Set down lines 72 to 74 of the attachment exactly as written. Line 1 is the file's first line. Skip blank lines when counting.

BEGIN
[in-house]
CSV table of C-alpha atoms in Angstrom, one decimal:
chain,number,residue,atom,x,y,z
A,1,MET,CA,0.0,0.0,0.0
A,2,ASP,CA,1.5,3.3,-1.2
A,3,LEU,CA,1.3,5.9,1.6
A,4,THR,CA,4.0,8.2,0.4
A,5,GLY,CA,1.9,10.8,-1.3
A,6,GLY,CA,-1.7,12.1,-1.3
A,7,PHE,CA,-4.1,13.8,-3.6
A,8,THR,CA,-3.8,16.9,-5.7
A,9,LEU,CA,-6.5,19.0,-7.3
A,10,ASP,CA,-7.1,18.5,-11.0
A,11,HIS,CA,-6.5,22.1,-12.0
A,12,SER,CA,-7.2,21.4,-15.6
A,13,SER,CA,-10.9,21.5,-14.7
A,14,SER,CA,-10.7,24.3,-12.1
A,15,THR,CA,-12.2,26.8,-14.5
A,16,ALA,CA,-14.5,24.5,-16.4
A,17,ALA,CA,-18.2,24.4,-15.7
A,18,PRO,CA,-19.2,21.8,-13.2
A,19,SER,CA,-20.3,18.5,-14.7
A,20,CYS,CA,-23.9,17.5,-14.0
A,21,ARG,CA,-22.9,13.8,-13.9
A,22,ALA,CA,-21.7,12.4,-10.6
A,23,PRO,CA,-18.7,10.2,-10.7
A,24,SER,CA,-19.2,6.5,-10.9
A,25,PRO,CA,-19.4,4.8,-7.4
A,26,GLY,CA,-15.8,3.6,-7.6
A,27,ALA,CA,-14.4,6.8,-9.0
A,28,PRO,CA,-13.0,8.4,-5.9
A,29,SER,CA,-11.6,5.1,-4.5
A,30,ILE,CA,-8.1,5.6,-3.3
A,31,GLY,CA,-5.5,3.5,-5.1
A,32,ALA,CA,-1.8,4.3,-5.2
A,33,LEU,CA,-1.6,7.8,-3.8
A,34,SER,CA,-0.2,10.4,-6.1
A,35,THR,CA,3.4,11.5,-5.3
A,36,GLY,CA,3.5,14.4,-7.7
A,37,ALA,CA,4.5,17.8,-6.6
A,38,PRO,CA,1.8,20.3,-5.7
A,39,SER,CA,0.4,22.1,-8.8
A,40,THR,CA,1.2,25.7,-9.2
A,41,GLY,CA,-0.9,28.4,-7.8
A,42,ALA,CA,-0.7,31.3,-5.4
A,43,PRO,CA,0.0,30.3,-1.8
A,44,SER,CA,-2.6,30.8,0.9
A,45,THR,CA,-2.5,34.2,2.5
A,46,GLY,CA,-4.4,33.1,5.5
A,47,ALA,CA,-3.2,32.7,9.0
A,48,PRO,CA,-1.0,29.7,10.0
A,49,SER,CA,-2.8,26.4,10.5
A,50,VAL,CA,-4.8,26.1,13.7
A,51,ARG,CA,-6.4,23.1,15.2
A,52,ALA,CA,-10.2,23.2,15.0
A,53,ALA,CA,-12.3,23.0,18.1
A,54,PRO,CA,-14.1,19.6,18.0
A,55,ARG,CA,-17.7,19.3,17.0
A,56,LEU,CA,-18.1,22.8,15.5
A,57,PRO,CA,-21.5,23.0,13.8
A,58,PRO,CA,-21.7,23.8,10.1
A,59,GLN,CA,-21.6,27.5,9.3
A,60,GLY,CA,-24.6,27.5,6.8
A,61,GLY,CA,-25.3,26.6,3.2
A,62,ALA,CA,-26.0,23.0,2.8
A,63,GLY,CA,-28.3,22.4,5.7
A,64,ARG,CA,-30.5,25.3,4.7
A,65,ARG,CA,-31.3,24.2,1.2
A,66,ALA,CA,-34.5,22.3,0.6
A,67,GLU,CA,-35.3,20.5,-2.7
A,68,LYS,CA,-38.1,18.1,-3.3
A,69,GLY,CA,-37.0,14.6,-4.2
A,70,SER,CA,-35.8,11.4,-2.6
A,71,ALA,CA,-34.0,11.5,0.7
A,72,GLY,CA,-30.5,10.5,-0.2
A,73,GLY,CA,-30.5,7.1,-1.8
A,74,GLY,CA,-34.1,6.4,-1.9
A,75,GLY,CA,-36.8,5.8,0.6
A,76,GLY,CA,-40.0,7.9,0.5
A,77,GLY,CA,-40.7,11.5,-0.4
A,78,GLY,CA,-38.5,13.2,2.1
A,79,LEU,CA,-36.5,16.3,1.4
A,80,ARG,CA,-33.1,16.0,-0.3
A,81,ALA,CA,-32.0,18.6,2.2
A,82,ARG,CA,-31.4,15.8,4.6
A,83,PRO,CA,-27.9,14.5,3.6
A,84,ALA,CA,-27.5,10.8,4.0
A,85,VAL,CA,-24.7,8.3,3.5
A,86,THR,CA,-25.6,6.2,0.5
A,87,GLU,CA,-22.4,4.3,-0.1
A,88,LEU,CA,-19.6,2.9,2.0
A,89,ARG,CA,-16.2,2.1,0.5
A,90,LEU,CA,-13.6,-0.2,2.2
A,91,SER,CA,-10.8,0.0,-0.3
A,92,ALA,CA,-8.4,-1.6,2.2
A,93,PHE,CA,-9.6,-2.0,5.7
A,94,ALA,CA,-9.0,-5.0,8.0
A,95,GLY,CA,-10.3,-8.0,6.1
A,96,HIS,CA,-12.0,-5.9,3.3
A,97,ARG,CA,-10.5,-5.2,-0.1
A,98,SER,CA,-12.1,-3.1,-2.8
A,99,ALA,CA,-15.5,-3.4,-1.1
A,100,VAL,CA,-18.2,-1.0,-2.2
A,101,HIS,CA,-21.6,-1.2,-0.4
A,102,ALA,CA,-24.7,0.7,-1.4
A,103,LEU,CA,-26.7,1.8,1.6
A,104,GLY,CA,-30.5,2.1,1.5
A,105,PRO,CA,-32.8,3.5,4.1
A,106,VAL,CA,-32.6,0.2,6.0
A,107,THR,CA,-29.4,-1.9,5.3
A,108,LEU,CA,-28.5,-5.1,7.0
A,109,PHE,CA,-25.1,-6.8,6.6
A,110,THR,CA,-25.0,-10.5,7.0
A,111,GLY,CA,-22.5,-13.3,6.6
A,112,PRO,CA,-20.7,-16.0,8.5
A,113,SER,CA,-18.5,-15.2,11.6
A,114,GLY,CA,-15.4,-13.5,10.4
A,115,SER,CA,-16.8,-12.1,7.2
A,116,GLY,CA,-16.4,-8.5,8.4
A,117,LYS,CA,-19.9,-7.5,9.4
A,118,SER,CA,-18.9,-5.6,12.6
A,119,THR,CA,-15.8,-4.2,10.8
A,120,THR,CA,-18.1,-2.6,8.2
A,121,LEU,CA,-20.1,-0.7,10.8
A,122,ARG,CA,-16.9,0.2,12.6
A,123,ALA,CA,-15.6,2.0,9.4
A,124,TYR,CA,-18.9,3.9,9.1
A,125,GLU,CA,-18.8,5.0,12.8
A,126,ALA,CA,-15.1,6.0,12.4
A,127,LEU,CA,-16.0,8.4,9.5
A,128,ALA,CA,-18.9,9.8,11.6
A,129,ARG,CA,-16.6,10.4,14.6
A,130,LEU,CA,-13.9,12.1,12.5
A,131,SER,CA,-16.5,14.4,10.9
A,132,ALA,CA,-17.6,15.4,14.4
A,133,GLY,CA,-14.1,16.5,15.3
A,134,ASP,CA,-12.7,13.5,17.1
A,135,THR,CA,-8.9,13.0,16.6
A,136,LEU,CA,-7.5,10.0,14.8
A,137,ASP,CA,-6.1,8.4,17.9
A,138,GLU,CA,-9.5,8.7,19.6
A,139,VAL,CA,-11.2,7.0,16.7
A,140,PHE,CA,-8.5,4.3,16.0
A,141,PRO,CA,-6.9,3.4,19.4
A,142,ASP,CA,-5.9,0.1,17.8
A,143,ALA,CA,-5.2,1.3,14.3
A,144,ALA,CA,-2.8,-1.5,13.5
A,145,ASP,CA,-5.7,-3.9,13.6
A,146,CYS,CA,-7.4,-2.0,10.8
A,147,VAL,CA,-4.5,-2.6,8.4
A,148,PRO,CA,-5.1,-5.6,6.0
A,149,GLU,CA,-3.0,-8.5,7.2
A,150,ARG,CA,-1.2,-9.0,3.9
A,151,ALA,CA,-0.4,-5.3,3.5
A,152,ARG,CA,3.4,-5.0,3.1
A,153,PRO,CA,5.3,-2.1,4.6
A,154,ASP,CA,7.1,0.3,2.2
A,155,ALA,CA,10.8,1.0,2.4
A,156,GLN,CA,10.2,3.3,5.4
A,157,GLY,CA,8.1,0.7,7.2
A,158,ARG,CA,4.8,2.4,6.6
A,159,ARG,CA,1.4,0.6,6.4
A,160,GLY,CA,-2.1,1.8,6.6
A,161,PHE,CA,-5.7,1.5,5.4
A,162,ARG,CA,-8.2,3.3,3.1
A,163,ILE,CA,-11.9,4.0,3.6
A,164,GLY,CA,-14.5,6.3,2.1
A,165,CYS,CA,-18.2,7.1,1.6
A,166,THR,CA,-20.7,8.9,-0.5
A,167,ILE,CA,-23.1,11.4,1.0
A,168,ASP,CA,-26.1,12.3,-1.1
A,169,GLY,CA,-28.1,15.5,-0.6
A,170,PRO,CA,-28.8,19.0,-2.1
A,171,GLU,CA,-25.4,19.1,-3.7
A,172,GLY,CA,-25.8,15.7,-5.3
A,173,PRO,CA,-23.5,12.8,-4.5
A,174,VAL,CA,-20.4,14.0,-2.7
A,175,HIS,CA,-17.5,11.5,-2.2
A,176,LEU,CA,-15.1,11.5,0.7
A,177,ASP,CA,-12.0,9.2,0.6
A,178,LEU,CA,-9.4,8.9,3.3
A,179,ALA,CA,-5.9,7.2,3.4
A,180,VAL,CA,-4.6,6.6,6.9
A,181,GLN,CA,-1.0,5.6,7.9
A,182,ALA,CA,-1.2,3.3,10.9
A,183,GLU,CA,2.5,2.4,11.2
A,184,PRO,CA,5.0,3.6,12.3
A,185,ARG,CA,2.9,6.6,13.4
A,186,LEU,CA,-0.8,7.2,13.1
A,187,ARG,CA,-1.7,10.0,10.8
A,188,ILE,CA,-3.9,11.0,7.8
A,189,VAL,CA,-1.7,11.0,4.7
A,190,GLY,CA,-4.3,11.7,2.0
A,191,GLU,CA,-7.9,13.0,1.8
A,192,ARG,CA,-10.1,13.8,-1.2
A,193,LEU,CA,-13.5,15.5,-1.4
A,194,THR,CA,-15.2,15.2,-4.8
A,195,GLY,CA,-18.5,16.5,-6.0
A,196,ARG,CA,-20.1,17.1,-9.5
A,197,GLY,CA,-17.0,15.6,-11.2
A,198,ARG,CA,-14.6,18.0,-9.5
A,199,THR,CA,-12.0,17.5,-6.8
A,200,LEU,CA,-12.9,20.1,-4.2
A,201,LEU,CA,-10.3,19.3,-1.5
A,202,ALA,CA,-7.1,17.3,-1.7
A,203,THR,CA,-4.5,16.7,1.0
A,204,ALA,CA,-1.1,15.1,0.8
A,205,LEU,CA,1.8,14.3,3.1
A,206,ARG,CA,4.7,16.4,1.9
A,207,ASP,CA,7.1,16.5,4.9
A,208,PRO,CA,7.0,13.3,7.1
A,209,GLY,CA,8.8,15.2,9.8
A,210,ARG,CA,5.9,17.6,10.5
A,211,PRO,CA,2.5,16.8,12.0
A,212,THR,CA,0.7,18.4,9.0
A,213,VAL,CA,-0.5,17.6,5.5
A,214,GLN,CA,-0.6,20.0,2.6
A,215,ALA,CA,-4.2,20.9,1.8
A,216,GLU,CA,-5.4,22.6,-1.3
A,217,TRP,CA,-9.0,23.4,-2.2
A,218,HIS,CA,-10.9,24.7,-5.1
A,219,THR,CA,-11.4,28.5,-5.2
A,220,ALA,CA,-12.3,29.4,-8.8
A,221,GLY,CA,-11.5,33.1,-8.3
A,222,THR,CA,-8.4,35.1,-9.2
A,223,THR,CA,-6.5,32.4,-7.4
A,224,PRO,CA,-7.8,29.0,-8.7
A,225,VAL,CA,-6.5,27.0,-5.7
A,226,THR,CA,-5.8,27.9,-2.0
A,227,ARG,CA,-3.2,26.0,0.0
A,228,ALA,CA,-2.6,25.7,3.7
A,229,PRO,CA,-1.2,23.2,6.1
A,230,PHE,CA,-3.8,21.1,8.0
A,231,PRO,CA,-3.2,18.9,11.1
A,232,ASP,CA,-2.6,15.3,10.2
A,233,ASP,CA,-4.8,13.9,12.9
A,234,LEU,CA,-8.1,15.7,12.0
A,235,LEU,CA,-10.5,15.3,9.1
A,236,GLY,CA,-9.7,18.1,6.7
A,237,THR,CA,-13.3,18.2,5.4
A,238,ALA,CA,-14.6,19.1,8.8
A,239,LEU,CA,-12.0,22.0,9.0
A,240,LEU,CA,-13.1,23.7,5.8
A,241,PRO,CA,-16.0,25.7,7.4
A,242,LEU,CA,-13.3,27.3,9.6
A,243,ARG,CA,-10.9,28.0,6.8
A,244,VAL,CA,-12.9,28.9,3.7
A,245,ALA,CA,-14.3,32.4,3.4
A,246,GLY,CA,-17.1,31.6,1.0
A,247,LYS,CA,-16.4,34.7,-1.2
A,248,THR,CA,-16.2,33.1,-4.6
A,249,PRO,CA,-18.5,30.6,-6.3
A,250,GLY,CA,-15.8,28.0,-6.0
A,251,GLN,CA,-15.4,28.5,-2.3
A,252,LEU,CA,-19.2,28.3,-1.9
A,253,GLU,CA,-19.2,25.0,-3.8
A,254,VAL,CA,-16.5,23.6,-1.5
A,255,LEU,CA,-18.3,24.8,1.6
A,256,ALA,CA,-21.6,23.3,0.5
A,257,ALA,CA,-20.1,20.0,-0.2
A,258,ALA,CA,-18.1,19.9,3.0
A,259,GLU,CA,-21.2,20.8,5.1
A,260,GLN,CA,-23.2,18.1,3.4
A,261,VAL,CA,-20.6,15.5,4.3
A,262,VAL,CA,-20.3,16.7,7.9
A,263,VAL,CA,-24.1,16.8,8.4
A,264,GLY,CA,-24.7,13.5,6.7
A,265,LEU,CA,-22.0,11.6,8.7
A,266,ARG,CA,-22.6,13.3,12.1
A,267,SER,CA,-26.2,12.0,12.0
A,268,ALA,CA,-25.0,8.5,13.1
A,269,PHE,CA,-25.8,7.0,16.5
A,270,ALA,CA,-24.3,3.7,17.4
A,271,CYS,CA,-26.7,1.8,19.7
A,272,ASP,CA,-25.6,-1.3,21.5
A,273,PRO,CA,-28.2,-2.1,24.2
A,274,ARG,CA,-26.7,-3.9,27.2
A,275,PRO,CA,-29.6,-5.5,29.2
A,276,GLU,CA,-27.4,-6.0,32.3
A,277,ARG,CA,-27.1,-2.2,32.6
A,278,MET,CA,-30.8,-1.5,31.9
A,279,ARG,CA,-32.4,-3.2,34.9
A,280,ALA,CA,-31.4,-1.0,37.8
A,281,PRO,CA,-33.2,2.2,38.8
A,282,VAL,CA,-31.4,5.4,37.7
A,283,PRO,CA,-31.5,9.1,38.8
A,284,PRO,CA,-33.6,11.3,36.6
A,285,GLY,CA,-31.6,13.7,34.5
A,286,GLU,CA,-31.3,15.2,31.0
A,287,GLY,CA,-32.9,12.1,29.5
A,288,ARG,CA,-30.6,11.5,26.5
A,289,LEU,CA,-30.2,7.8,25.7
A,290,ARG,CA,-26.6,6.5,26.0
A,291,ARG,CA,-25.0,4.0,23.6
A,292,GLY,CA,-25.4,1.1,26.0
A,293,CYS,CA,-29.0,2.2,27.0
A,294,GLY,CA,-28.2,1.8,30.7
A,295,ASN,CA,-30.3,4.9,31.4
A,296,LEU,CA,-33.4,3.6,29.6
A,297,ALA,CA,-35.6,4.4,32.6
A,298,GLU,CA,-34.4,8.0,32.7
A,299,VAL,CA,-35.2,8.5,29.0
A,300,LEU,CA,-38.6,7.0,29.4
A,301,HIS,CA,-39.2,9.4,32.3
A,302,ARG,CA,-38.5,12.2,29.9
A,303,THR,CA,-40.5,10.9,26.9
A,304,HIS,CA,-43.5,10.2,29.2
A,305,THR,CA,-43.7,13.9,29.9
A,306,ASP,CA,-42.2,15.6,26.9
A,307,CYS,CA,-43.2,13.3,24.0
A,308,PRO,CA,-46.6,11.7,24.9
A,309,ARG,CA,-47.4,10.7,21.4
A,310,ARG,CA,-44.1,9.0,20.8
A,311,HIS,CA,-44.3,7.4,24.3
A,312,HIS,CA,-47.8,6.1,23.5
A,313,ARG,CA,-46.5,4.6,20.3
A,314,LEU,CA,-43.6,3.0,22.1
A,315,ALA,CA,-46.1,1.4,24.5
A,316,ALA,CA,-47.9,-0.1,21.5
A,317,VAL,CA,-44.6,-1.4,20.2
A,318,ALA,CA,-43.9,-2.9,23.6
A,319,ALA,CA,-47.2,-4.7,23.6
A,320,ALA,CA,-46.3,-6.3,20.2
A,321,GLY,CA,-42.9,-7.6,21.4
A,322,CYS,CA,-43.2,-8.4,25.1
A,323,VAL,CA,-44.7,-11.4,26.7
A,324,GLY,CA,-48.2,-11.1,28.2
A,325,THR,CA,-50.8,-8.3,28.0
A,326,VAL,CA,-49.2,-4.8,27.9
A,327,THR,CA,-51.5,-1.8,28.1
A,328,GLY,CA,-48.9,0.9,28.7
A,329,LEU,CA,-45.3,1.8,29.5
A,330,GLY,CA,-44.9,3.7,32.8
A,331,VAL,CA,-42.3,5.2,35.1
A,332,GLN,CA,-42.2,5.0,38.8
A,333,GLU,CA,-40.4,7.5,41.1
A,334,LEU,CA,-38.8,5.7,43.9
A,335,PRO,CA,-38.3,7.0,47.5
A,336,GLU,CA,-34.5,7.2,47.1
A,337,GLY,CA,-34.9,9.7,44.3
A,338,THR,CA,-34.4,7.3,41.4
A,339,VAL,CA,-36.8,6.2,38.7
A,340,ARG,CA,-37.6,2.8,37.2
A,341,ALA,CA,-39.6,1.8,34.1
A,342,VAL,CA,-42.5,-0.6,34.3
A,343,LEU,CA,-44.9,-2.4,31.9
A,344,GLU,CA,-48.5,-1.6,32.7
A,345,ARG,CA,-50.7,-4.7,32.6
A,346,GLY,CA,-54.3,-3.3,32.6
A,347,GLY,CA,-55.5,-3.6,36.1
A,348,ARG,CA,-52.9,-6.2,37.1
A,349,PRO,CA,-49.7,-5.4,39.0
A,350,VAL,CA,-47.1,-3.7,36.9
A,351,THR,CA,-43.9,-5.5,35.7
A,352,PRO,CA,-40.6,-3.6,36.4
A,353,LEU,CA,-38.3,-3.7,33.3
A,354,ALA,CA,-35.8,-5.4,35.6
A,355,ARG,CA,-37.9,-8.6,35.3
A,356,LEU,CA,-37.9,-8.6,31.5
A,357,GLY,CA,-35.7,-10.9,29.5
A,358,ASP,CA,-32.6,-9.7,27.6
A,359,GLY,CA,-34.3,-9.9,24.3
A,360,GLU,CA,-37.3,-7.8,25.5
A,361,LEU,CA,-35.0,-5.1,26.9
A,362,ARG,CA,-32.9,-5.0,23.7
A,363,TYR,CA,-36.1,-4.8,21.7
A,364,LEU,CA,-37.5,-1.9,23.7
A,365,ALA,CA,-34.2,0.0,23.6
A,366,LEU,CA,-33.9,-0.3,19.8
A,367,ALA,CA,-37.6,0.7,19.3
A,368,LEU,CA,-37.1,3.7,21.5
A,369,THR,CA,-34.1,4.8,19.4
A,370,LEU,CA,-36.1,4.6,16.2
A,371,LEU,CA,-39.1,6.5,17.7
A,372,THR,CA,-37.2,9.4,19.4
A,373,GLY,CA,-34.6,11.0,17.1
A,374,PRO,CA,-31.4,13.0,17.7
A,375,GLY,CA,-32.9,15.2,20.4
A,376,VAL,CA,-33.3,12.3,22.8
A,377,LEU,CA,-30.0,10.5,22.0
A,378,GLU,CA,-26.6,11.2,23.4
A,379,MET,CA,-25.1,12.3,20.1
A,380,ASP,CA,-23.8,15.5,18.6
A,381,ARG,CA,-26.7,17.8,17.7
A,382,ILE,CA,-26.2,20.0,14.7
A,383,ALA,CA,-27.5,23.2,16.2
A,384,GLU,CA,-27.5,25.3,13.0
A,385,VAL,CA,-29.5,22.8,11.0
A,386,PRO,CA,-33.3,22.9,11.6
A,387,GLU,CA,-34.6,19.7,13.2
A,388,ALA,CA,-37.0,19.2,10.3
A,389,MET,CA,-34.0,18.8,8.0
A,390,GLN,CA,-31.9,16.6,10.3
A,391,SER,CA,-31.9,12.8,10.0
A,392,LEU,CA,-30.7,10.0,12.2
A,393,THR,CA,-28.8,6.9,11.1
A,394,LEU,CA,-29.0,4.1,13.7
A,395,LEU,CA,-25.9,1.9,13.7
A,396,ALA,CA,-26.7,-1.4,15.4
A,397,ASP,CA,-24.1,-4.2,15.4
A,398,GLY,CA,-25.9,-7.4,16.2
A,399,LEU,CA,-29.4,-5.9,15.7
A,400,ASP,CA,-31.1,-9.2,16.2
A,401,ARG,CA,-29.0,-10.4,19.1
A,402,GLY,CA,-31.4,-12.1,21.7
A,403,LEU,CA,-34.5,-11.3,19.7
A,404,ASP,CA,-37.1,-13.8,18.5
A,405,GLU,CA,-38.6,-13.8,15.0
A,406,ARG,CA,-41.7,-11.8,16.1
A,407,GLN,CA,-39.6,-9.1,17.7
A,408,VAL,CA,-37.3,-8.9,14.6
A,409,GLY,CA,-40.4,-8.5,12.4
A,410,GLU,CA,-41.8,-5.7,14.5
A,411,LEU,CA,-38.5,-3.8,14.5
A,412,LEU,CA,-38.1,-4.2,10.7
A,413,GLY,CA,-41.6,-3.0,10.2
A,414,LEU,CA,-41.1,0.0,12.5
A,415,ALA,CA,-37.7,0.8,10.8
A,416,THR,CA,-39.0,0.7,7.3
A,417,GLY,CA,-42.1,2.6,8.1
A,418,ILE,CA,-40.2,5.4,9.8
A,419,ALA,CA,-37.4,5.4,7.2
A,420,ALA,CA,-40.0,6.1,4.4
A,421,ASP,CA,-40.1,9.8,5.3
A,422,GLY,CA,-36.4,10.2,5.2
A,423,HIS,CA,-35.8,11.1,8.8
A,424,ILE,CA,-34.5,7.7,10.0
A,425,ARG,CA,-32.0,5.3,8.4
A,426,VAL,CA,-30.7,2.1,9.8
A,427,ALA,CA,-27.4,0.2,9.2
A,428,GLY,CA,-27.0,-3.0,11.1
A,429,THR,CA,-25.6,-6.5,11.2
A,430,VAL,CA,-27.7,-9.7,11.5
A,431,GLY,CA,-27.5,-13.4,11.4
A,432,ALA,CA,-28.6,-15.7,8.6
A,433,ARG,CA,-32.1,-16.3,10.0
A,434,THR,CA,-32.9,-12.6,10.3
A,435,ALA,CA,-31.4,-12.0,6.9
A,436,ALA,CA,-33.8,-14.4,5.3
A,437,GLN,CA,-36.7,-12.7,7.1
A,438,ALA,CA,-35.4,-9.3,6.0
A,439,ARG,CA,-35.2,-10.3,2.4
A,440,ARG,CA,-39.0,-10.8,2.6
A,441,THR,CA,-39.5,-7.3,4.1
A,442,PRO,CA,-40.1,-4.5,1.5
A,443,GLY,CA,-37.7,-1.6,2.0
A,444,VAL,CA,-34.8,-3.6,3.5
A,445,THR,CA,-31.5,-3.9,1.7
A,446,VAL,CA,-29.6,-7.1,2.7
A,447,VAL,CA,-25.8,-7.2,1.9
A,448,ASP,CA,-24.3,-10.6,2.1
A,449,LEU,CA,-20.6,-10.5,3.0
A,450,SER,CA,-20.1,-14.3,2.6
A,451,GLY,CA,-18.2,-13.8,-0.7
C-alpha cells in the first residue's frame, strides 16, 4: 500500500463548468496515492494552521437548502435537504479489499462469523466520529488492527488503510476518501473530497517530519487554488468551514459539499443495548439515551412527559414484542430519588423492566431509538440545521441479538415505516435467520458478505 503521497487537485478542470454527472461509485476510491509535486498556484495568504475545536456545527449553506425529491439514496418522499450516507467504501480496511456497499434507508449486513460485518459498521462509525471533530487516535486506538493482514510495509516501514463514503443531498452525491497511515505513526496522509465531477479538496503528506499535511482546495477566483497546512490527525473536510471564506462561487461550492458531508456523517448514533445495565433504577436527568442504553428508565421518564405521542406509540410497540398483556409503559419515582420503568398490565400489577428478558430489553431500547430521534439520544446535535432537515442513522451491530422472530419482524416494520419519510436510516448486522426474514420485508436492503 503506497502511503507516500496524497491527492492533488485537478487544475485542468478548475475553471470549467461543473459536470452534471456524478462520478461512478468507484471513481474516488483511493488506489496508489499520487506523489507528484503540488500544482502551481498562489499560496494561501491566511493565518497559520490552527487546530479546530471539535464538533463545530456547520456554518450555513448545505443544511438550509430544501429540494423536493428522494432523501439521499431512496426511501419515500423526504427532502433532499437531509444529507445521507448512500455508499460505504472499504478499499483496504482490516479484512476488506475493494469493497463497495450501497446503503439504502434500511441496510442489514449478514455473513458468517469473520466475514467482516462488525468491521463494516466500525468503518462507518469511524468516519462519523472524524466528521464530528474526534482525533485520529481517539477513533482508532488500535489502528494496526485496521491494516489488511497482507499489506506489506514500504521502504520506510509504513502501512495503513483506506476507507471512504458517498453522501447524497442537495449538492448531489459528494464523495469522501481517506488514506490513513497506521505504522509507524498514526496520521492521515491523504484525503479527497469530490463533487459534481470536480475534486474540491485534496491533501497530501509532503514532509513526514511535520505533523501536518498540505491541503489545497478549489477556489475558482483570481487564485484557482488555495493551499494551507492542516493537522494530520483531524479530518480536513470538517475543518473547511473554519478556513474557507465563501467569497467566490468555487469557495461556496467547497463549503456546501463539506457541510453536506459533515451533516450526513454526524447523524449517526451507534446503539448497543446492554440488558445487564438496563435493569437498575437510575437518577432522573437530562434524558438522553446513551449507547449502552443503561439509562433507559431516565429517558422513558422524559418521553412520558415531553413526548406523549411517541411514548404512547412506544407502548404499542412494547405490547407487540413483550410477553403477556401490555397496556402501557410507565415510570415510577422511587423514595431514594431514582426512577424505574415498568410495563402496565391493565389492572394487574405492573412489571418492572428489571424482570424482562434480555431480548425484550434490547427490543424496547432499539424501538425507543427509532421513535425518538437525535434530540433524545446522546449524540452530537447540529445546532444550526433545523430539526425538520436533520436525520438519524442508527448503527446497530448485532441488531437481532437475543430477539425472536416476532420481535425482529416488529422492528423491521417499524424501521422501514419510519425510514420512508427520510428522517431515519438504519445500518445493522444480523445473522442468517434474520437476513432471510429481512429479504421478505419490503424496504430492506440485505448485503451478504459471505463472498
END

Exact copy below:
A,69,GLY,CA,-37.0,14.6,-4.2
A,70,SER,CA,-35.8,11.4,-2.6
A,71,ALA,CA,-34.0,11.5,0.7